The Catcher In The Rye Analysis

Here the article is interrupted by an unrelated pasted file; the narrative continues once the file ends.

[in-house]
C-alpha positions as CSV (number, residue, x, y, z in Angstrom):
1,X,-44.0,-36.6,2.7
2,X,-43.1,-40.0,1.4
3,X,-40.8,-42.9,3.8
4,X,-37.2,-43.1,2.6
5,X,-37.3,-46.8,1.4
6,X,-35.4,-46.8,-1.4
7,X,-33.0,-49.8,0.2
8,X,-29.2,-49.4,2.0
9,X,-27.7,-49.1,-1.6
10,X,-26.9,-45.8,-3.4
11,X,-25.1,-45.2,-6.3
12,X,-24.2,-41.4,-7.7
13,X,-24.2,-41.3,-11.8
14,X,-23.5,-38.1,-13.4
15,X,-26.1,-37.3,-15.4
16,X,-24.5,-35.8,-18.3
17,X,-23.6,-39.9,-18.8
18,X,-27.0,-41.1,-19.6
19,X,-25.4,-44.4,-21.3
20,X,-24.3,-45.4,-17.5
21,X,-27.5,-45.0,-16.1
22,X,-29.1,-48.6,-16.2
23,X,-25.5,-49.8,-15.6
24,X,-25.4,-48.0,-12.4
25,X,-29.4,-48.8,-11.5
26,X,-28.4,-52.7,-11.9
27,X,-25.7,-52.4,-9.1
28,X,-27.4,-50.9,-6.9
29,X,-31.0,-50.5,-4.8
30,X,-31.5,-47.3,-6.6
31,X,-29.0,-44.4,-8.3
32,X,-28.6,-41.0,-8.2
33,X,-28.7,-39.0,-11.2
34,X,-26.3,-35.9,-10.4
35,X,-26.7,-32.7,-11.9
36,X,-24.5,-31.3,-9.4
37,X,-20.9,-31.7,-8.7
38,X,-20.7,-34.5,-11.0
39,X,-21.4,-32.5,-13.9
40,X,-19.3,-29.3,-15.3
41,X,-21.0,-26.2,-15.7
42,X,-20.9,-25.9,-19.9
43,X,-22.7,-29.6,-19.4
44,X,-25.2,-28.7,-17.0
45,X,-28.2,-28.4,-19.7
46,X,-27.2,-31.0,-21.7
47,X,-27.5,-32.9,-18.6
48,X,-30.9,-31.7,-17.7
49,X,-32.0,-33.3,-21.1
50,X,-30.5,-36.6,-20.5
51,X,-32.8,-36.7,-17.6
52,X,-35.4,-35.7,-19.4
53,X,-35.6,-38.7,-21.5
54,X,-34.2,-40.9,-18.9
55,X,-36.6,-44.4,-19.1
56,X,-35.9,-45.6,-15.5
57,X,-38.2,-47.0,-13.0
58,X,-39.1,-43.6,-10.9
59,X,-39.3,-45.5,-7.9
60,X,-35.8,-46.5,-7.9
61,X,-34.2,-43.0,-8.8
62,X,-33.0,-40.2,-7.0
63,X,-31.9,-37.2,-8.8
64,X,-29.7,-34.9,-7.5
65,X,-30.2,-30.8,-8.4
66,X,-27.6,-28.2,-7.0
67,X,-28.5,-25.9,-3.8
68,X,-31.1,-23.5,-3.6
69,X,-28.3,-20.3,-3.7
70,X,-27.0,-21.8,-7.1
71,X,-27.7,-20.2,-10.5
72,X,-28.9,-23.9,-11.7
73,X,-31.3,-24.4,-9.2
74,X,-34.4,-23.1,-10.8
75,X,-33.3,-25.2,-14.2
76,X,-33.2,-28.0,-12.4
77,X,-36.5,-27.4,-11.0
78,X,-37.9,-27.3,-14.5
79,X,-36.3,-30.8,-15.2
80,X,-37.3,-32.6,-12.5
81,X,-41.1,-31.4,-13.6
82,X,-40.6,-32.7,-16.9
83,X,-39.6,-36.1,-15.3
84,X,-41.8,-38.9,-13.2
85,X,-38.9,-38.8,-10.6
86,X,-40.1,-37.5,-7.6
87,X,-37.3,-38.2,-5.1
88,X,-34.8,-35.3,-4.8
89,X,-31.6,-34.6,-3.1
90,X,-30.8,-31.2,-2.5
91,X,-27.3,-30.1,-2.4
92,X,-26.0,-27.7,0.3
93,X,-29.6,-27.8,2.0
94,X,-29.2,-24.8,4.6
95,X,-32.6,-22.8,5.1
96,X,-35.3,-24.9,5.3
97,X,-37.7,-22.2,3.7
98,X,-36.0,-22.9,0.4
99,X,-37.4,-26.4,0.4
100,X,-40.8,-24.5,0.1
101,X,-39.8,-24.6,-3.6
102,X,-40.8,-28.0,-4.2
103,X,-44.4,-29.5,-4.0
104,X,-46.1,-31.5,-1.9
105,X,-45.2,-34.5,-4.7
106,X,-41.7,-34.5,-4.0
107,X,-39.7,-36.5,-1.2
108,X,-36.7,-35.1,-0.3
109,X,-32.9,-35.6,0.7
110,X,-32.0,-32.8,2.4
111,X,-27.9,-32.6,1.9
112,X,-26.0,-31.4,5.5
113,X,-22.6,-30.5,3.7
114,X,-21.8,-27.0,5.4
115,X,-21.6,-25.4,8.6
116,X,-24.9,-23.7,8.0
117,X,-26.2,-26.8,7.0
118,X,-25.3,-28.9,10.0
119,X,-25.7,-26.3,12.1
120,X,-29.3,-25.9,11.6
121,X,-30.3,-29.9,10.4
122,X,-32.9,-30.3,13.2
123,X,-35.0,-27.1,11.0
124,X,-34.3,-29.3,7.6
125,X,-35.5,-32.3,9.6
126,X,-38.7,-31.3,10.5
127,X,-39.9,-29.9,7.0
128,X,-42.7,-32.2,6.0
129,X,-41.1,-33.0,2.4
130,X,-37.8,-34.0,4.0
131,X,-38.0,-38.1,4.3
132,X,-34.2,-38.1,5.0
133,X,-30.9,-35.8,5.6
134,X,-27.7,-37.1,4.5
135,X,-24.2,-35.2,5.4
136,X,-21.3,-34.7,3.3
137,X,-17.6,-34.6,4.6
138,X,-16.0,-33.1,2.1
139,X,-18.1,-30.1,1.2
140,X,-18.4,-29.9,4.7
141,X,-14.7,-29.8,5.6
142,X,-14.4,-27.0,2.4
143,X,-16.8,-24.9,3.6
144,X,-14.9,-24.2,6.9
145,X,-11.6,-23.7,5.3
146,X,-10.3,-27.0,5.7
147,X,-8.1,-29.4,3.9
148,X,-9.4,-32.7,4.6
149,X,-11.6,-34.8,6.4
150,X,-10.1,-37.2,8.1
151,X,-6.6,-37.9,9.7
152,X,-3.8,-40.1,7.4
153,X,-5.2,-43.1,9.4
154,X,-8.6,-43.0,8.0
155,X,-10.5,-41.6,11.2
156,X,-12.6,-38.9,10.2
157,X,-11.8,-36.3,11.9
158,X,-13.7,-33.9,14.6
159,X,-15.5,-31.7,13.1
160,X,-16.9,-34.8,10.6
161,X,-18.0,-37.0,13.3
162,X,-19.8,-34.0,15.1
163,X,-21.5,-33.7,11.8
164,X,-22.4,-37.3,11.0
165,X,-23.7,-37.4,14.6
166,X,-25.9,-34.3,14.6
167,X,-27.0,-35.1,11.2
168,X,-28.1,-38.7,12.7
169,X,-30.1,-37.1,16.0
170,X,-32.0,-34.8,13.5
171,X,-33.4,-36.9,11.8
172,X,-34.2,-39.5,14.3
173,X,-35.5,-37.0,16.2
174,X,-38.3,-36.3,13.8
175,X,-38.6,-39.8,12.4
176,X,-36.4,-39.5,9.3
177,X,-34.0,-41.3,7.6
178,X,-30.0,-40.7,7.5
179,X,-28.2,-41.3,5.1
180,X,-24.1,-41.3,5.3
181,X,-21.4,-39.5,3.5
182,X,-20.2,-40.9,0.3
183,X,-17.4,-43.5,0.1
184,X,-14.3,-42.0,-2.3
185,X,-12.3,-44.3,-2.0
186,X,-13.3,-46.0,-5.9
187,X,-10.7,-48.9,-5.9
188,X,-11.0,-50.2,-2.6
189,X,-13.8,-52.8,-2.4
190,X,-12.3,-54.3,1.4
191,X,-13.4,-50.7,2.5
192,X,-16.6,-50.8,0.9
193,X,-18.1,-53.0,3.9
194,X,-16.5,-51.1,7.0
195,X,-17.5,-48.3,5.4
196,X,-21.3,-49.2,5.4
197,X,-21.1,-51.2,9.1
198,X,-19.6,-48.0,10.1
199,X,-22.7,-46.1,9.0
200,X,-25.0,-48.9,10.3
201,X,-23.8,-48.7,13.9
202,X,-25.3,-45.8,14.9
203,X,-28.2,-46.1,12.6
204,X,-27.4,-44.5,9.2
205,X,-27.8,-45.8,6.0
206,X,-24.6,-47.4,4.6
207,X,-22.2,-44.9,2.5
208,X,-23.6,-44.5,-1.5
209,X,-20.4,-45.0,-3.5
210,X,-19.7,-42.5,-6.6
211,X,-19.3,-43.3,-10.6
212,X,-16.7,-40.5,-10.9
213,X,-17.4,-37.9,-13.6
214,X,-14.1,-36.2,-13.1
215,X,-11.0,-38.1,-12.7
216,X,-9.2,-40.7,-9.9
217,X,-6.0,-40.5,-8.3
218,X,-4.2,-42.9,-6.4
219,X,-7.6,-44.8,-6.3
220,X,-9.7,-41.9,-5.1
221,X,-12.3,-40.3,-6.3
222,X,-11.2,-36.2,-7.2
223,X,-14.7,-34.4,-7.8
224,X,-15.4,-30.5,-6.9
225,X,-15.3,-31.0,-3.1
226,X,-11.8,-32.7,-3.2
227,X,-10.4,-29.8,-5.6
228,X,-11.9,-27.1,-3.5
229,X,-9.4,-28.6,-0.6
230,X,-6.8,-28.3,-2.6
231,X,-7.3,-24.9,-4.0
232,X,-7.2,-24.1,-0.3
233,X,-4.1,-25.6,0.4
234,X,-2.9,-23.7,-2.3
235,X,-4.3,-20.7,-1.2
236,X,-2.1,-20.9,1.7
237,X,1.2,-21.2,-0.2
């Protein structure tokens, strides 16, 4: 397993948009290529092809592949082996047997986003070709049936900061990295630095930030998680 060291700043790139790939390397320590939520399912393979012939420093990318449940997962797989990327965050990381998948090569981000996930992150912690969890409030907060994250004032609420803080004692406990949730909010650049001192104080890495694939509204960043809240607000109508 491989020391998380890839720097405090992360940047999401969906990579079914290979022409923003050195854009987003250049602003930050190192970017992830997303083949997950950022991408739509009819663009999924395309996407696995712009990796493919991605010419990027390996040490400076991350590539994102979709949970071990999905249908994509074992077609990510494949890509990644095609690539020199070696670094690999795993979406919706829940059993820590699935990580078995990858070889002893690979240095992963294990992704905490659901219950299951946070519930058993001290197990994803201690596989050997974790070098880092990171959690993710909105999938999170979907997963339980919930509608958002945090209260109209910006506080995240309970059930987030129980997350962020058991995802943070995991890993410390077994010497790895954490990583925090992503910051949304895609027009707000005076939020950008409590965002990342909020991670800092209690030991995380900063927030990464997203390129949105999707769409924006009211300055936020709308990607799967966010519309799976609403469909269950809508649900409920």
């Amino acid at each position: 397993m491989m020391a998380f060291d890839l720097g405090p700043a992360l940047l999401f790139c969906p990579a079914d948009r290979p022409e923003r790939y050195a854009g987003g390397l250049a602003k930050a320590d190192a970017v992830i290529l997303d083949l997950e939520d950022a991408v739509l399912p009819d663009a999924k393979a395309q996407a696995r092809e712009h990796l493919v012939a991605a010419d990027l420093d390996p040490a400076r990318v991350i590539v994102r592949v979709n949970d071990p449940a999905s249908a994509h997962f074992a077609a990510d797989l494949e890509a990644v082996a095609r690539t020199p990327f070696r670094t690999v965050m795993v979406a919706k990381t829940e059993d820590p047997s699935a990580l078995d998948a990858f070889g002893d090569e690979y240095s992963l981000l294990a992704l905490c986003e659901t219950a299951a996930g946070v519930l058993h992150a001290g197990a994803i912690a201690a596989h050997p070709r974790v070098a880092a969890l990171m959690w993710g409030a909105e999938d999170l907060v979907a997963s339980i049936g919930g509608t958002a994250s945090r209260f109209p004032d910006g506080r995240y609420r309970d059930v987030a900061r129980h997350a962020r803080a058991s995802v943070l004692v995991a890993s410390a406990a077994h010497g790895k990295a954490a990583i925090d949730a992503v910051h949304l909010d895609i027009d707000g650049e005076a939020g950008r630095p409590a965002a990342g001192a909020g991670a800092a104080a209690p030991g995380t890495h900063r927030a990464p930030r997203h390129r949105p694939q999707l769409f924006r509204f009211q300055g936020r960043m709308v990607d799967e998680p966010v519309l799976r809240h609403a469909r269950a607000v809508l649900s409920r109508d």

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In „The Catcher in the Rye” by J. D. Sallinger, the title of the book has a great meaning, while also being a very important symbol, that helps to understand Holden Caulfield, the main character of the book. The title is taken from a song „Comin’ Thro’ the Rye ”, that Holden refers to while thinking about his future dream job. The song, „Comin’ Thro’ the Rye ” is first brought up, when Holden remembers its lyrics that he misheard a long time ago, which was what he based his fantasy, of catching little children from falling from a ciff, -on. "I thought it was 'If a body catch a body, '" I said. "Anyway, I keep picturing all these little kids playing some game in this big field of rye and all. Thousands of little kids, and nobody 's around--nobody big, I mean--except me. And I 'm standing on the edge of some crazy cliff. What I have to do, I have to catch everybody if they start to go over the cliff--I mean if they 're running and they don 't look where they 're going I have to come out from somewhere and catch them. That’s all I’d do all day. I’d just be the catcher in the rye and all. ” Holden often states that most of adults are phony, and he strongly dislikes them. He dreams of saving children, but in reality falling from a cliff is a metaphor of them becoming phony adults, losing their innocence, childish honesty and the way they look at the world. The way he explains his dream to Phoebe, shows us that he doesn 't have actual plans for the future. He knows that what he

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